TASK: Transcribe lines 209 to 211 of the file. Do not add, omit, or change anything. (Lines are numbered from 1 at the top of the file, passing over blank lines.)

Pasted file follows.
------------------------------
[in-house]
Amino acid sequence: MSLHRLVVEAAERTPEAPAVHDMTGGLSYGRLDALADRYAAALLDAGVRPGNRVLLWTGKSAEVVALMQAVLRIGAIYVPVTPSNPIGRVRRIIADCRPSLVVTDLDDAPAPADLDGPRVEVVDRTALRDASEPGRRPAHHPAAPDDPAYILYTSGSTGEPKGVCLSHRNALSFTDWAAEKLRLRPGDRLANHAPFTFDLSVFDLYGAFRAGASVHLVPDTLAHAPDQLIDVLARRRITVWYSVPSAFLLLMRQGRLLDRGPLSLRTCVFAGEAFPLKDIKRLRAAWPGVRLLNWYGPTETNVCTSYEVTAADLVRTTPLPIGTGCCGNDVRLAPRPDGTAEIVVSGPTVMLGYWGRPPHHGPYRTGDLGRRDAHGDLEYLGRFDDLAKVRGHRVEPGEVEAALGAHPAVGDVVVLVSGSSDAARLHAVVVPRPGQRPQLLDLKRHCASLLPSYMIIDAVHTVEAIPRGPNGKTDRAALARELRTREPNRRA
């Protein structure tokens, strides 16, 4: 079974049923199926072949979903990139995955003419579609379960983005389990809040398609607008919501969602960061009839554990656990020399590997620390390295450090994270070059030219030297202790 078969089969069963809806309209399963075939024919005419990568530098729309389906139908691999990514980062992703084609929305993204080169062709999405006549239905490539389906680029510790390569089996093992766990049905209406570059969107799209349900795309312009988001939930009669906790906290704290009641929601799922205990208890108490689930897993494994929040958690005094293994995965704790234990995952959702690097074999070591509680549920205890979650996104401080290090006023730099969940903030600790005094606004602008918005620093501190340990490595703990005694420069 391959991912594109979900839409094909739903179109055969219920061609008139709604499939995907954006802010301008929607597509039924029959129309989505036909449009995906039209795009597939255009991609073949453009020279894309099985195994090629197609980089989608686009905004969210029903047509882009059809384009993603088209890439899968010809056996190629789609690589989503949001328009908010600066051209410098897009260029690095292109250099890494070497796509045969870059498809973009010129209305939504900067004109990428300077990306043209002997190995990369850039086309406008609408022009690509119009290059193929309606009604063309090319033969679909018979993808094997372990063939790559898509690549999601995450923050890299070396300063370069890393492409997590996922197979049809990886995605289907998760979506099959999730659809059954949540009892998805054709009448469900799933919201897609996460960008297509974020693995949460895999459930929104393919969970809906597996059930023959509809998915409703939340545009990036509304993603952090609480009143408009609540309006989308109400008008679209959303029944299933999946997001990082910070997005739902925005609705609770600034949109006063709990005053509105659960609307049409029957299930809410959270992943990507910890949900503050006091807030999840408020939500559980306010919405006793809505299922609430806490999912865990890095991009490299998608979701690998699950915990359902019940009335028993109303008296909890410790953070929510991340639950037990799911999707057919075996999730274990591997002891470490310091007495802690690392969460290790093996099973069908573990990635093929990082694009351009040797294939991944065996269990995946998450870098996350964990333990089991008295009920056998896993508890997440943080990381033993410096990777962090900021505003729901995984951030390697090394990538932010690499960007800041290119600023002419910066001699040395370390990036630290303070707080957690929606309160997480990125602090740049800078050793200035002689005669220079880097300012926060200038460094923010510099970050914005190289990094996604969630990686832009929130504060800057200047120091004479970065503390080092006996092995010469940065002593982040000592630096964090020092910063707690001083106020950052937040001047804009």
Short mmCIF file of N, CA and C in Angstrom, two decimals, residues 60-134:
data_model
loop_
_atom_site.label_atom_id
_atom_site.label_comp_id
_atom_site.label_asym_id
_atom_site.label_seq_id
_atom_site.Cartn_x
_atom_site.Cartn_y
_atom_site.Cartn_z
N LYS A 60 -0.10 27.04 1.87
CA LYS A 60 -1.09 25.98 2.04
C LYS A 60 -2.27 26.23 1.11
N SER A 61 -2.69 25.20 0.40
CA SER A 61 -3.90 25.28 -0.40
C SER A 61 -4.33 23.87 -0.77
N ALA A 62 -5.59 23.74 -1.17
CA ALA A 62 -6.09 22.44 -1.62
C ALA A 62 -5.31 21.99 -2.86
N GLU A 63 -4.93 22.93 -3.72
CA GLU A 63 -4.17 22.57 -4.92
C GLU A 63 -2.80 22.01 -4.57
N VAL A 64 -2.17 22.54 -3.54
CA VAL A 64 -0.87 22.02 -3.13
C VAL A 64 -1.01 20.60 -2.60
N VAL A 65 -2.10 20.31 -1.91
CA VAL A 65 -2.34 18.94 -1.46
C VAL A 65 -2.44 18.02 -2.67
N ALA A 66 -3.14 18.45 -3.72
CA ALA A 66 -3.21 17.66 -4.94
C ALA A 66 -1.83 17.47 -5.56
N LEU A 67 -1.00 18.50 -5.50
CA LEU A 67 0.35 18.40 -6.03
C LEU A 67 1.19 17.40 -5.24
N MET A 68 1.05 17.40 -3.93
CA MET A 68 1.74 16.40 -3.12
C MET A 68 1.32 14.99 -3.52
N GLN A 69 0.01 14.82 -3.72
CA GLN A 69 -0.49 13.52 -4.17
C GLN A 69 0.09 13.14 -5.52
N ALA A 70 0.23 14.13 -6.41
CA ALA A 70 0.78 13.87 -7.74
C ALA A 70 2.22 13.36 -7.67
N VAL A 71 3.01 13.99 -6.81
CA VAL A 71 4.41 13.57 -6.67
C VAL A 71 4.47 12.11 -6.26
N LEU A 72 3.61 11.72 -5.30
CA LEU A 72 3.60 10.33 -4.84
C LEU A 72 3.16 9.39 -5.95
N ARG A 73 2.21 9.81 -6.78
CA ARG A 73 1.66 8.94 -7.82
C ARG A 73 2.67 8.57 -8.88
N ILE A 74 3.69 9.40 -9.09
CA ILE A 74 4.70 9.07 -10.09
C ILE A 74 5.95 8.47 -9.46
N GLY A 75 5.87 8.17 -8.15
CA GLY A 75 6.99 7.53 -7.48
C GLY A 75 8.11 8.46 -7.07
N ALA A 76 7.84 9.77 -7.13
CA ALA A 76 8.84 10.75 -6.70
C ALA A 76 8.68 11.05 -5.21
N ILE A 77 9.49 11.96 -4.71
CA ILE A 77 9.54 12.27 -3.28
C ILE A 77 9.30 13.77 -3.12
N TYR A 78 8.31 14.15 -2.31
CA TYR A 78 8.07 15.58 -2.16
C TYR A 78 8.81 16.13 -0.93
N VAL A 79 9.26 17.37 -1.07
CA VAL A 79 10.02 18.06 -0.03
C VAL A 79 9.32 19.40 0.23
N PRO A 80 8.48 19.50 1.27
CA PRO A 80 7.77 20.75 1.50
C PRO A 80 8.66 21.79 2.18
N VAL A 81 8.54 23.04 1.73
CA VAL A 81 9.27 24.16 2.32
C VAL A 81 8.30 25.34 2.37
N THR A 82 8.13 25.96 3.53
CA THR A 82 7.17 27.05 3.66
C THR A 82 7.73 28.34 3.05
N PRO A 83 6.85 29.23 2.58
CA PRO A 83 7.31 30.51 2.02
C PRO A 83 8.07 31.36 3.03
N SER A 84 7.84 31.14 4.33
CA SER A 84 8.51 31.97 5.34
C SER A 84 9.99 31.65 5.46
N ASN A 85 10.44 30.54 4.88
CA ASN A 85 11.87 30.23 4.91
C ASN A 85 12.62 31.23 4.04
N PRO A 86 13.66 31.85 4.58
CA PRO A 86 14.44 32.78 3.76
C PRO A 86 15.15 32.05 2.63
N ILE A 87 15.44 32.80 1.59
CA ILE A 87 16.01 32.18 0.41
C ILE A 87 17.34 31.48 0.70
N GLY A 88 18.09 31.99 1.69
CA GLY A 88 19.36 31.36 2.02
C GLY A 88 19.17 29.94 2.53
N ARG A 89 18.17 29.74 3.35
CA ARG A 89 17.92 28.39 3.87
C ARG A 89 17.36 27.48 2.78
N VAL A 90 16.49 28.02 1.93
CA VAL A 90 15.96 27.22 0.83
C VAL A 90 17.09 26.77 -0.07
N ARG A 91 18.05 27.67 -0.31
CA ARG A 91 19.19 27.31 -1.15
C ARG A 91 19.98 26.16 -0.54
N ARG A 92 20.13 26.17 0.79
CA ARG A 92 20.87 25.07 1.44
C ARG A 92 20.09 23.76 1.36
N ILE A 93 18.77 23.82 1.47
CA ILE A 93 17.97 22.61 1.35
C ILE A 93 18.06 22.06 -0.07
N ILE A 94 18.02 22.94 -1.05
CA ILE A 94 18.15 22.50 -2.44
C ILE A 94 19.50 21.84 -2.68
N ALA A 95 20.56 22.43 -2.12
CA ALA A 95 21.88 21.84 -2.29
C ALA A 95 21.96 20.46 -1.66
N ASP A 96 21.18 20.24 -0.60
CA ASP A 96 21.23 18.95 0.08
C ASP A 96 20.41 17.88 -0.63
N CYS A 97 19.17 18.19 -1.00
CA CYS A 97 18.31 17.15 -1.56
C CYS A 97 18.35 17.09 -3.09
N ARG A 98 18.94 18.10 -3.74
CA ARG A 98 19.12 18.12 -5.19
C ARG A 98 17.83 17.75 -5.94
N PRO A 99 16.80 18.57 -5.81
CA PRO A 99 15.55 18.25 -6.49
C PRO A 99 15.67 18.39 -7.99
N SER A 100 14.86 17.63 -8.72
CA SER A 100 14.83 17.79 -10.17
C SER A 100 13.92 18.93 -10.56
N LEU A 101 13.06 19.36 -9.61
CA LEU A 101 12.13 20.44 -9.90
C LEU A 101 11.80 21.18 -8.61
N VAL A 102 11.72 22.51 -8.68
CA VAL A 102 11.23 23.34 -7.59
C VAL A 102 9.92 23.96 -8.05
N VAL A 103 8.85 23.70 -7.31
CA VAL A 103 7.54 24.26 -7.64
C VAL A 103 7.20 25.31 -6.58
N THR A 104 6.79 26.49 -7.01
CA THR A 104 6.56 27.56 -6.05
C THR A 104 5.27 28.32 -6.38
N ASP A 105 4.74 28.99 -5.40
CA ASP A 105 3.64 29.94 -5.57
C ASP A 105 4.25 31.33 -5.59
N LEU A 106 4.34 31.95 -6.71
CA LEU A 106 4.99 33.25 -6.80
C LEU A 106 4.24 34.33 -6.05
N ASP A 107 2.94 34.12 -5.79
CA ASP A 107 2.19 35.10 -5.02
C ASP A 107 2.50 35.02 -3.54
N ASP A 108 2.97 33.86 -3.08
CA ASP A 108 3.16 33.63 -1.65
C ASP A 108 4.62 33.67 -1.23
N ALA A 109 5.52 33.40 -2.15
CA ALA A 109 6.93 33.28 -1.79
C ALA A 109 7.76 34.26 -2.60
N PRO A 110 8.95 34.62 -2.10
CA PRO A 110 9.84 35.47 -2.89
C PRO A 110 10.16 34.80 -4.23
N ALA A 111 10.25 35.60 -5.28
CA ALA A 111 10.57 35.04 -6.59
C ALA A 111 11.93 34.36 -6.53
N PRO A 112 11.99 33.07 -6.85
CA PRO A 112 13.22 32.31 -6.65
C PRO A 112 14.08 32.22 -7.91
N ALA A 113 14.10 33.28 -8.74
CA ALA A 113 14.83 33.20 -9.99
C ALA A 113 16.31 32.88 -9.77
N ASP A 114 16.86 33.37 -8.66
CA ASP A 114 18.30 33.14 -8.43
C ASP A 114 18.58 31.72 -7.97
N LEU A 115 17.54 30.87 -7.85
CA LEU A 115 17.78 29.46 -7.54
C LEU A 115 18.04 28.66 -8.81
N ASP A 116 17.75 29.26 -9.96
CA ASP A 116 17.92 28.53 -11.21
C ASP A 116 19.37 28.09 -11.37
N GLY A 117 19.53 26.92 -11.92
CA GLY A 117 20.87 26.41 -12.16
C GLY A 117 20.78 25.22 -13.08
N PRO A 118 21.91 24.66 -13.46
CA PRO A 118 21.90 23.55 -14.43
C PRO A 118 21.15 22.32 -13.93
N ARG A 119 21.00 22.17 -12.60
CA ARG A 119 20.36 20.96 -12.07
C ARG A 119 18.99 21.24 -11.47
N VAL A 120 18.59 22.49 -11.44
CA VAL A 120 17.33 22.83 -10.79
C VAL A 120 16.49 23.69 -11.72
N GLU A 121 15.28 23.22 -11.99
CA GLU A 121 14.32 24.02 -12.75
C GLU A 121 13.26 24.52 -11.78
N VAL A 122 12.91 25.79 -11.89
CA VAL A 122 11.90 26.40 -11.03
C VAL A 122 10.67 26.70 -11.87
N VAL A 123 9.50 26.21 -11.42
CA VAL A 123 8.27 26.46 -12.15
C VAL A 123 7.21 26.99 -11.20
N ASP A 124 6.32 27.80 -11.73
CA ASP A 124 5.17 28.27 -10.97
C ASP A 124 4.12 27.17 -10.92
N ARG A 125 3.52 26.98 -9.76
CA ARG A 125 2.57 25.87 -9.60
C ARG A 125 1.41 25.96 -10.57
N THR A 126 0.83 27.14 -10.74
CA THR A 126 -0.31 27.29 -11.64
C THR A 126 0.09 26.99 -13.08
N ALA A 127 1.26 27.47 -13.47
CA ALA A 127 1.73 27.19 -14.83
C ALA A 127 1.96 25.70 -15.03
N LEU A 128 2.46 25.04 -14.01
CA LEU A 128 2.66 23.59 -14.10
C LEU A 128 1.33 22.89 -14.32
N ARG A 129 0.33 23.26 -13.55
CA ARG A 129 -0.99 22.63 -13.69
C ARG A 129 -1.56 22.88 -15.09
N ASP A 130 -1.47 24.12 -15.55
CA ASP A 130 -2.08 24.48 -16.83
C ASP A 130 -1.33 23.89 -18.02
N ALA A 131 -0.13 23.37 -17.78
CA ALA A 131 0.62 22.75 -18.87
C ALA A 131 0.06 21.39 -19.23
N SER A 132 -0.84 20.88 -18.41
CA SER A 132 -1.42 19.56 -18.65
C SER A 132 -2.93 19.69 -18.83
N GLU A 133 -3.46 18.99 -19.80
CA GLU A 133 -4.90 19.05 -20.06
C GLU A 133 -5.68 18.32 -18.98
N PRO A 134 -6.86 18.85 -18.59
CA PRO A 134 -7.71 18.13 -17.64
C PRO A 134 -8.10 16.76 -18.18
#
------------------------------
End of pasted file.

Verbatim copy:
N ARG A 125 3.52 26.98 -9.76
CA ARG A 125 2.57 25.87 -9.60
C ARG A 125 1.41 25.96 -10.57